If your spring clear out reveals more than just clothes and footwear, then heading to your local car boot or using online marketplaces like eBay and Amazon may be the way to go.
Make household costs more efficient
Maintaining and financing the average family home isn’t easy. There are various necessary expenses that keep your household ticking over, but even if certain areas of expenditure can’t be cut, the price offered shouldn’t always be the price accepted. We may not live in an age where haggling is king, but improving the services and products your household makes use of is important.
Let’s start with your bank account. Switching is simpler than ever thanks to price comparison websites. Swapping your bank account could unlock some pretty impressive bonuses, with banks and building societies paying anything up to £200 to secure your custom. Now to your energy supplier, the same comparison websites that helped you find a better banking deal will assist you here. Some UK households could save in excess of £400 annually by simply switching energy suppliers. Your mortgage rates could also be worth tweaking. With the impending Brexit, many mortgage and financial advisors are advising clients to fix now, and for as long as possible. Fixing your mortgage will not only reduce monthly costs, it will protect you from the unknown, making it easier to manage household expenditure as the economy adjusts.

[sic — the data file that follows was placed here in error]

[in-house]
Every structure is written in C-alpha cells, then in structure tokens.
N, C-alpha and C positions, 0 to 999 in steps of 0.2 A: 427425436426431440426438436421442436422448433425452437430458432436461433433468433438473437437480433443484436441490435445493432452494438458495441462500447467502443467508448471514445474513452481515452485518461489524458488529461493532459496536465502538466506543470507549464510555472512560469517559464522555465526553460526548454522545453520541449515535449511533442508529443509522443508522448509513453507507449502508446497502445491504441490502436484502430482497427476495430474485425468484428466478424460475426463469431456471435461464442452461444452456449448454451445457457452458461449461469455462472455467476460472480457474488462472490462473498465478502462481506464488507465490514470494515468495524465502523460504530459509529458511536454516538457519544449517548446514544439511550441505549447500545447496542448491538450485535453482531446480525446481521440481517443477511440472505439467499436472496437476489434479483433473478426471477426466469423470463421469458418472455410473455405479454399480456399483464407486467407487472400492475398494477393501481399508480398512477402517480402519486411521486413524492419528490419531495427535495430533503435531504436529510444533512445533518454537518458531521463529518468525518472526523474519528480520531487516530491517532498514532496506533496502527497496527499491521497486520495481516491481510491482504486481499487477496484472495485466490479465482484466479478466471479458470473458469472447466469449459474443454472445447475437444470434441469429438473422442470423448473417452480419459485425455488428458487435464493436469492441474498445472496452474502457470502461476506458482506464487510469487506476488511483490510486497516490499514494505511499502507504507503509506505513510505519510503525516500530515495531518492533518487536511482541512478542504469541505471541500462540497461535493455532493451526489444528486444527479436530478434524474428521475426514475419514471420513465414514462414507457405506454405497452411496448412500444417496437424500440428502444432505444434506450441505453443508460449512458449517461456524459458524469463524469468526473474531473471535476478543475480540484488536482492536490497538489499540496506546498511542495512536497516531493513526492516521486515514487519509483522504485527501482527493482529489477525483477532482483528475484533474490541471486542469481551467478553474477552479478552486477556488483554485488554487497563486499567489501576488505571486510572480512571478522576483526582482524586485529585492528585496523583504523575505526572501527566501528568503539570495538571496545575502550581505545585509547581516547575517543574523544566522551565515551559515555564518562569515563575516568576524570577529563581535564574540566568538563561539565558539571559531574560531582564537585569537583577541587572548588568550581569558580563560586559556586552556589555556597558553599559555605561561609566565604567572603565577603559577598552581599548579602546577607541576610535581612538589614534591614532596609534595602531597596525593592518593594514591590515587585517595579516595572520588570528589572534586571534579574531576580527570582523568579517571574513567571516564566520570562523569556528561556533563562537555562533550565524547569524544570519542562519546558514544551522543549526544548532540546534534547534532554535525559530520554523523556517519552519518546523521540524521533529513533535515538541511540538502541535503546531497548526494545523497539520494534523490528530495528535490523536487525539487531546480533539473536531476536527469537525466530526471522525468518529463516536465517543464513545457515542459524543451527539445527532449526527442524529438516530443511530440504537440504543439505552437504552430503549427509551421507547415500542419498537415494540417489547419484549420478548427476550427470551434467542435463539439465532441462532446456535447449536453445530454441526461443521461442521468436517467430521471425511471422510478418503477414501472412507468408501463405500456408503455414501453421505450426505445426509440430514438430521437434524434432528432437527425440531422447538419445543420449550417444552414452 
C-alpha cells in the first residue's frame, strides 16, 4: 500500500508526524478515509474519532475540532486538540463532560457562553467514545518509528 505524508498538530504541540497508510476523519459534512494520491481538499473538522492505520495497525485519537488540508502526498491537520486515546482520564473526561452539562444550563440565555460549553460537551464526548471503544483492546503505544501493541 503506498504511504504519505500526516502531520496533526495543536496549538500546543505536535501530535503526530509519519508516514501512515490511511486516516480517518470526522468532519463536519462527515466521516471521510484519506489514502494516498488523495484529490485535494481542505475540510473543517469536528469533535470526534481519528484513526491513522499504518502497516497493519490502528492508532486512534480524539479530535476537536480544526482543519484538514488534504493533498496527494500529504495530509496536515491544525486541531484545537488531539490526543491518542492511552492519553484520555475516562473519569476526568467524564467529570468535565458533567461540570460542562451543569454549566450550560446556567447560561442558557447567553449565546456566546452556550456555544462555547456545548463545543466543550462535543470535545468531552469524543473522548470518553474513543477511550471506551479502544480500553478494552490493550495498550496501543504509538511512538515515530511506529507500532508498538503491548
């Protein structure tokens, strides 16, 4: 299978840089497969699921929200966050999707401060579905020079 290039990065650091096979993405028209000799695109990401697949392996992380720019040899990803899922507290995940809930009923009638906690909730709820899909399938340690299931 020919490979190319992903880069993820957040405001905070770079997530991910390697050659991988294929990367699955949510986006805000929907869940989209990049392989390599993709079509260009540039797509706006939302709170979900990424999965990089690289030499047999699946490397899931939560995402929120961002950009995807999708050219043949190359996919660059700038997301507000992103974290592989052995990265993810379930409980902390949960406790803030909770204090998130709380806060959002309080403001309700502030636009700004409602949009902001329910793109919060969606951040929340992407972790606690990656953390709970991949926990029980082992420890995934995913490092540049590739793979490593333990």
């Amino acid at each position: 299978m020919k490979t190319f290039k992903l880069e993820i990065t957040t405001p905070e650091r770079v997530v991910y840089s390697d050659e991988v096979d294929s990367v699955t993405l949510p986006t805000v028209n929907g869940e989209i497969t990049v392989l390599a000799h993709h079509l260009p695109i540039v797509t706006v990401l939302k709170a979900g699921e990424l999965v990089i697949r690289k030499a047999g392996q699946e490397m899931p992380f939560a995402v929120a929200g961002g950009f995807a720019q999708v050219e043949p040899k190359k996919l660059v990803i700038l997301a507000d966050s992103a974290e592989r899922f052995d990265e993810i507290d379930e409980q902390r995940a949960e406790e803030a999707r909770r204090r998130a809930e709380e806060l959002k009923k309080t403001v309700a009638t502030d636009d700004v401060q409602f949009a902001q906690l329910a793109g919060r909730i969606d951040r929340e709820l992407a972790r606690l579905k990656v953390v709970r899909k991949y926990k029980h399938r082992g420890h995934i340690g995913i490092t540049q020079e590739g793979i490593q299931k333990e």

While there aren’t many household expenses that can be scrapped completely, your TV licence may be one thing you could do without. At £145.50 per year, ditching your TV and watching Channel 4, ITV and Channel 5 catch up services could save you money. Online streaming services, i.e. Netflix and Amazon Prime, are officially changing how we watch our favourite shows and films, so why pay the price if you’re not a fan of BBC channels?
Travel was officially the biggest area of expenditure for UK households, with families spending £79.70 of their £554.20 monthly budget every month on transport. Car sharing websites offer a great way to cut travel costs, particularly for those travelling long distances on a regular basis.
So, we’ve covered just a few of the ways you can save money, but we’d love to hear about the money saving hacks you rely on. Tell us more about how you save money by tweeting, Facebooking or Instagramming us today!